The thing is, I am not at all sure what the Bank is talking about.  As I’ve noted here previously, in the 1989 Reserve Bank Act there were no prohibitions on the Bank lending to the government, directly or indirectly, but it was entirely a matter for the Governor to agree, or not.  His constraint was the inflation target he was required to pursue, and he had the ability to adjust other instruments to offset any inflationary impact of lending to the government.   Such lending has happened at the past, including through a priced overdraft facility at the Bank (although the Crown tends to prefer now to operate with credit balances).  But there was no explicit power for the Minister of Finance to direct the Bank to lend to the Crown.  I’m less familiar with the fine details of the 2018 amendments, but I cannot see any change to that position in the current legislation either.  It is as it should be.  I’m pretty sure that no modern advanced country central bank’s enabling legislation empowers the Minister of Finance to direct the central bank to lend to the government.  The government can of course choose to spend (run deficits) as much as it likes, and as a technical matter the Bank can finance any amount, but if the initiative for fiscal deficits rest wholly with the government, the ability of the Bank to say no to funding those deficits is pretty foundational to modern central banking.

There are two sets of directive powers in the (monetary policy bits of the ) Reserve Bank Act, one or other of which are I presume what the Governor and his Deputy were talking about.  The Minister can direct the Bank to deal in the foreign exchange market and can even direct them to set a fixed exchange rate (sections 17 and 18) and if the MPC considers that giving effect to such directions would be inconsistent with the existing mandate (the Remit), it can (sec 19) require the Minister to either issue a new mandate consistent with the direction, or it does not give effect to the foreign exchange market directive.    That sounds quite a lot like what the Deputy Governor was talking about –  and every so often Bank officials refresh their understanding of these provisions (I recall writing at least one such paper myself) but………a direction under these sections of the Act has nothing at all to do with compelling the Bank to lend to the government.

The other, better-known, directive/override power is section 12 of the Act.    Under that provision –  a directly parallel provision was in the 1989 Act as well –  the Minister of Finance can, for up to 12 months at a time (and transparently), override and replace the existing Remit (the 1-3 per cent inflation target and requirement to support maximum sustainable employment) with one or more other “economic objectives” and the MPC is then required to conduct policy in accord with that new mandate.   I’ve long held that this power could be used to directly compel the MPC to, say

  • target short-term interest rates of -0.5 per cent (or even -5 per cent), or
  • to target the nominal exchange rate at, say, 20 per cent below current levels, or
  • to use monetary policy with the goal of getting the unemployment rate below, say, 5 per cent in two years’ time,

or a variety of other alternatives.

The Bank, the Governor and the MPC have no choice in the matter.  They are required to run monetary policy consistent with devoting their best efforts to achieving the target the Minister has set.  If they tried to avoid taking the new target sufficiently seriously, it would be clear grounds for the Governor and Deputy Govenor to be dismissed, and other members of the MPC to be removed from those statutory offices.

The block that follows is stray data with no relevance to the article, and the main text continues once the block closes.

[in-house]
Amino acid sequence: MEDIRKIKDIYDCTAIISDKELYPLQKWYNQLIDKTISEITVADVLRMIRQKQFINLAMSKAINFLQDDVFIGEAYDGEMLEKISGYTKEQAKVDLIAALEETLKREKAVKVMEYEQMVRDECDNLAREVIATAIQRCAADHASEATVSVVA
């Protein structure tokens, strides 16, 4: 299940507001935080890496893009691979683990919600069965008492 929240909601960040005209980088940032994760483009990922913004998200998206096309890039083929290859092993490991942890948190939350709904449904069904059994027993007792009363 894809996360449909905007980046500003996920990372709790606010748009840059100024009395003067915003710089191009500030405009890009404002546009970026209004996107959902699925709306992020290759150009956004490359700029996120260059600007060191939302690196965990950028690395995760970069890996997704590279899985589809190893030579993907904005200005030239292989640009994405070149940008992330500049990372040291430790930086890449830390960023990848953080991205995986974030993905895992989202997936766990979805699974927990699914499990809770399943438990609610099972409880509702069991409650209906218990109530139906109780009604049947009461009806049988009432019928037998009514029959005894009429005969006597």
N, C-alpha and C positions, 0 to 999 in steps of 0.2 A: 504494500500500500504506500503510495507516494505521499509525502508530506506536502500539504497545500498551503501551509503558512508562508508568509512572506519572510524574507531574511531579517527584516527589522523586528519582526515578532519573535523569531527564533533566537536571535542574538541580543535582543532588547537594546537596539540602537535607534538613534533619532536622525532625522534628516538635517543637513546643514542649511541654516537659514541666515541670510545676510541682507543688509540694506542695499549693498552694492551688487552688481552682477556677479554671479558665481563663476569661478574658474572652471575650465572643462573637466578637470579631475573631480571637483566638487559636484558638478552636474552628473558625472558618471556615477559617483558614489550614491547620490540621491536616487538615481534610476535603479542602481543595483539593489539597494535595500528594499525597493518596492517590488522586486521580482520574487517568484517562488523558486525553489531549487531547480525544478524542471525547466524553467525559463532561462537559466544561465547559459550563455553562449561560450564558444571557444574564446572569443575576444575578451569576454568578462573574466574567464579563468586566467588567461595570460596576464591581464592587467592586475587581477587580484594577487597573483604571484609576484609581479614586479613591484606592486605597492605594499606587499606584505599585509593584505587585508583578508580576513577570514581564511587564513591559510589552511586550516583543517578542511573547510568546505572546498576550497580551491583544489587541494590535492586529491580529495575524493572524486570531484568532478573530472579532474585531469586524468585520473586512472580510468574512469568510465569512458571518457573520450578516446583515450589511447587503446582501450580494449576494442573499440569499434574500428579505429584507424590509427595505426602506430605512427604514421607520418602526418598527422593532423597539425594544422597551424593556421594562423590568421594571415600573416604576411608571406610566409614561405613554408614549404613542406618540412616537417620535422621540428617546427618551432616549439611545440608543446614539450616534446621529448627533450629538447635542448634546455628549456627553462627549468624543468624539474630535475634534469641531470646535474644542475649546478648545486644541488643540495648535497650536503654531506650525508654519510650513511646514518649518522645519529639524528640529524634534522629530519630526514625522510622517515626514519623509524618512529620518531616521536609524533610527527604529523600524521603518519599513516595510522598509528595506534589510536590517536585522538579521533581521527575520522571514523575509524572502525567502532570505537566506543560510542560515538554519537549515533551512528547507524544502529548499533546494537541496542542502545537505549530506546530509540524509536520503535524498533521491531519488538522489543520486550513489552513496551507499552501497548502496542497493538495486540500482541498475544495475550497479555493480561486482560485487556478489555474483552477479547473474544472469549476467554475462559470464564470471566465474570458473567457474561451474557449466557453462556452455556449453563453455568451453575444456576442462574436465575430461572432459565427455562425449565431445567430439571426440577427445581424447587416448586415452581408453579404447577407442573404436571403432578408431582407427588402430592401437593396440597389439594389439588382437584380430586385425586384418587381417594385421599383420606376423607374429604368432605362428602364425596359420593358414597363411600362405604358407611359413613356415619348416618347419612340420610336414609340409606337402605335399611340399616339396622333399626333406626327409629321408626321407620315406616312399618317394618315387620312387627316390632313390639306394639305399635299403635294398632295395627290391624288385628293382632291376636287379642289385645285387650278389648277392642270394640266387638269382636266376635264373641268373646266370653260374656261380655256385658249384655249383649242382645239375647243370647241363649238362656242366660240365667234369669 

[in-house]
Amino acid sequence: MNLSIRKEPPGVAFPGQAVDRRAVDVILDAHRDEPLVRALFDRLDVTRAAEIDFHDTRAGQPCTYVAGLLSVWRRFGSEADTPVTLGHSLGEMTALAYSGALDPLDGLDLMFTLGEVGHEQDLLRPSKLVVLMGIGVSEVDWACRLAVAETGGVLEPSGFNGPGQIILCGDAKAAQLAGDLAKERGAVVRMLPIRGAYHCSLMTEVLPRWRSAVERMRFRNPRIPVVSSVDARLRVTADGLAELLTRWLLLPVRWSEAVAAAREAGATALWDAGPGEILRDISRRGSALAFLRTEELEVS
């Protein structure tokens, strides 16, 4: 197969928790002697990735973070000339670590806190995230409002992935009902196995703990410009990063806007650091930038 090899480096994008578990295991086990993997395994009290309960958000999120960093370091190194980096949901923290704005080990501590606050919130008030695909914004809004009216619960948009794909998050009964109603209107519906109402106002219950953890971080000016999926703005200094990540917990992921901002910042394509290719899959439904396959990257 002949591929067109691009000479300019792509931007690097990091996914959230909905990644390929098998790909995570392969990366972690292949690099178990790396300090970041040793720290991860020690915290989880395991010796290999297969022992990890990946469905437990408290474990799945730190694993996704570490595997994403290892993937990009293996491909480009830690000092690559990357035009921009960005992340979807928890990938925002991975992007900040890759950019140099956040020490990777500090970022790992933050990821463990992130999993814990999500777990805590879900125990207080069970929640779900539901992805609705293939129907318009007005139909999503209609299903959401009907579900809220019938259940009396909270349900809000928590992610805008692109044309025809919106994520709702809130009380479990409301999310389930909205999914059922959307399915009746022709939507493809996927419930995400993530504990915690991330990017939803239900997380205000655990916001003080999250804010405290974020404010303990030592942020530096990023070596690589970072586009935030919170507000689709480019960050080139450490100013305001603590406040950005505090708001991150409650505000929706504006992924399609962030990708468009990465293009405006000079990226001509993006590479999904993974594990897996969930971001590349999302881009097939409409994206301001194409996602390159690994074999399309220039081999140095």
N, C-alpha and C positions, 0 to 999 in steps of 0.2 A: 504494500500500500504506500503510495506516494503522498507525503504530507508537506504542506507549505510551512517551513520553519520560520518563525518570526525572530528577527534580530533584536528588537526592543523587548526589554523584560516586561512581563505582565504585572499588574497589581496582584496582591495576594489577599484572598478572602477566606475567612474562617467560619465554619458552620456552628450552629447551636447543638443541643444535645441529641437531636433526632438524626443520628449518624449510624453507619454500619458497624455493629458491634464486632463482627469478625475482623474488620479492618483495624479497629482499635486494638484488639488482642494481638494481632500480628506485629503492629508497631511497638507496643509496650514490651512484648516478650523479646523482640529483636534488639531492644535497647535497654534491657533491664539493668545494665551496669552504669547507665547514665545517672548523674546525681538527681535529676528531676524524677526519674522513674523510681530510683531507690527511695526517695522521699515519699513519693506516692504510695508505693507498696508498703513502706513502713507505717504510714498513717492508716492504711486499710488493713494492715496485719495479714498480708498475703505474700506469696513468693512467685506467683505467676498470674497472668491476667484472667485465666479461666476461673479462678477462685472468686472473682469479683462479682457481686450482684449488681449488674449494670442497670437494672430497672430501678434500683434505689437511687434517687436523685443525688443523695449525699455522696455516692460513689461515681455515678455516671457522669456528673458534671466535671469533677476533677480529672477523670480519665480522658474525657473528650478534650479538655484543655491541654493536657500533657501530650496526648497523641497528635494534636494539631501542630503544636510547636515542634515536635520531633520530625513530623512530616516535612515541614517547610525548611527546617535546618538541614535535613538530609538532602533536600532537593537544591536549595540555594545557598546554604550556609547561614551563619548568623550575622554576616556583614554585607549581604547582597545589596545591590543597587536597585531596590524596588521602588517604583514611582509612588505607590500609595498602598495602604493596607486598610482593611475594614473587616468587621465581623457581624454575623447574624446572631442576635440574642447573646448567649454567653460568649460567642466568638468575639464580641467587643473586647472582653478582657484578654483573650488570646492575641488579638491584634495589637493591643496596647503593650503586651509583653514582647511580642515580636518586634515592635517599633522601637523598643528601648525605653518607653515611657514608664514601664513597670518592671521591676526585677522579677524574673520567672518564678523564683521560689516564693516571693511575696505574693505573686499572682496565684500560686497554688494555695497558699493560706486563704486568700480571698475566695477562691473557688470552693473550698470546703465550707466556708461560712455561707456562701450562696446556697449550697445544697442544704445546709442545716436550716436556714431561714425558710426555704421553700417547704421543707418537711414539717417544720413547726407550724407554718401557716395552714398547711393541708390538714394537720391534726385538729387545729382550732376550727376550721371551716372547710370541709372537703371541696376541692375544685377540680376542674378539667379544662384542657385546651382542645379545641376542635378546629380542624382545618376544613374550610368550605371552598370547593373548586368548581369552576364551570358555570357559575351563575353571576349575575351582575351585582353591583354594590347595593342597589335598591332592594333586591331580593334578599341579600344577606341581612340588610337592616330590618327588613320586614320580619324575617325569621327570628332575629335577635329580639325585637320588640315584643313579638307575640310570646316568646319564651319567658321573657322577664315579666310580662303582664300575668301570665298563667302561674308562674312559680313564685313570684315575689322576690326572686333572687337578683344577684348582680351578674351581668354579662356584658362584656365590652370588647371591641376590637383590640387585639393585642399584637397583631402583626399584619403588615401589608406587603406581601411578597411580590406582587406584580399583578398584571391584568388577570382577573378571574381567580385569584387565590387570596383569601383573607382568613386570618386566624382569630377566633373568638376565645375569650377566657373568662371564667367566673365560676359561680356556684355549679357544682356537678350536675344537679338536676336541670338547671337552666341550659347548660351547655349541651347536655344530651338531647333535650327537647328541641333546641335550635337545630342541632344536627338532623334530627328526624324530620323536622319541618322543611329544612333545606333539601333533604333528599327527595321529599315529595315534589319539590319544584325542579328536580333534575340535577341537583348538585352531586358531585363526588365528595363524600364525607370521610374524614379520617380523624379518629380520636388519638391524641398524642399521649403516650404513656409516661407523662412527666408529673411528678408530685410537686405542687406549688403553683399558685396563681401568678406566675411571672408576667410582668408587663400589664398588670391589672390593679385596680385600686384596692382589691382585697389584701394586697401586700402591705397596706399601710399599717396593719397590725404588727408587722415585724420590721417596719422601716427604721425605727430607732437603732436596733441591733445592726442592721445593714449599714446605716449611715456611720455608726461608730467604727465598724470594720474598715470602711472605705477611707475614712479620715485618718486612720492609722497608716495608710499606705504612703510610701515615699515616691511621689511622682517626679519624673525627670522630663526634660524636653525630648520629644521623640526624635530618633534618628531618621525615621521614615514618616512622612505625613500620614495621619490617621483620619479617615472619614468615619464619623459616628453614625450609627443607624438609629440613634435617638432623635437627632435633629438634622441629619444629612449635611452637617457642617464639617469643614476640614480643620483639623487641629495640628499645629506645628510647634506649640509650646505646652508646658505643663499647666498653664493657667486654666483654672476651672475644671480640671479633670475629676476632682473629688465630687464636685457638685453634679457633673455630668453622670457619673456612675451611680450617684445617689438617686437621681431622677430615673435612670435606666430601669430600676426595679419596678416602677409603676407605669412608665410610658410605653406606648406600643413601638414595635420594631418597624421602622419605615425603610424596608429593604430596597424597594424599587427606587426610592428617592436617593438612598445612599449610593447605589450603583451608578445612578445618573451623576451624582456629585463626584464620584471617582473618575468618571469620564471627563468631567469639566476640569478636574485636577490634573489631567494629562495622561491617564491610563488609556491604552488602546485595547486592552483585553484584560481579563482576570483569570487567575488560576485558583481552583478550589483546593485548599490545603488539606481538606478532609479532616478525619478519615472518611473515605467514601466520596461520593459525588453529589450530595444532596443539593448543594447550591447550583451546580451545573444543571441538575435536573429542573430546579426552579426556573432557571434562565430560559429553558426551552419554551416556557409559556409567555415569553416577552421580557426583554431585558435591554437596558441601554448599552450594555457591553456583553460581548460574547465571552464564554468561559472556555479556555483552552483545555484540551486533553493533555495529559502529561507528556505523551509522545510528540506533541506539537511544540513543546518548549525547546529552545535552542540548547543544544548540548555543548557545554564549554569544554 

But……there is no hint in this provision, or anywhere else in the Act, suggesting that the Minister of Finance can direct the Bank to lend to the government.  Perhaps the Bank and its lawyers think/worry that “lend to the government at zero interest up to $…billion” is an alternative “economic objective” within the meaning of section 12 of the Act.   But, at very least, it would be a stretch –  it isn’t an “economic objective”, but an instrument,  and favouring one specific party in the economy.    And note that if a government did attempt to impose such an “economic objective” there would still be nothing to stop the Bank setting interest rates for the rest of the economy at a sufficiently high level to counter the inflationary effects of this coerced lending.

I’m at a loss to know what the Governor and Deputy Governor mean.   I’m tempted to lodge an OIA request, but am not sure I’ll bother, as they would find myriad ways to refuse to release anything.  But journalists could directly ask the Bank what the Governor/Deputy Governor were on about?   MPs could use parliamentary questions to ask the Minister of Finance whether (a) he has received any advice as regard his direction powers over the Reserve Bank, and (b) whether he or Treasury believe he has the statutory power to compel the Bank to lend to the Crown.  Most everyone I’m aware of has always assumed they can’t –  and took great reassurance in that –  so if the powers that be now believe differently we deserve to know?    (Of course, if the government just wants more inflation, it can always raise the inflation target, but that is a rather different issue).

This post has gone on quite long enough, so I won’t devote the space I was going to to David Seymour’s extraordinary attempt to out-New Zealand First in defending old people.  Weirdly, Seymour –  who is usually quite wary of loose use of fiscal policy –  declared himself all in favour of bigger government, aggressive use of fiscal policy –  while expressing great concern about the way savers were being “penalised” by interest rate cuts, and currency being debased, all while accusing the Bank of deviating from its mandate. I thought the Governor showed commendable –  admirable –  restraint in his response, stepping through how monetary policy works (“one interest rate for all” etc) and even came close to (but couldn’t quite do so explicitly) pointing out to Seymour that real deposit rates are now HIGHER than they were a few months ago.   That’s perverse, of course….but then the Governor and MPC could do something about that –  this tool called the OCR.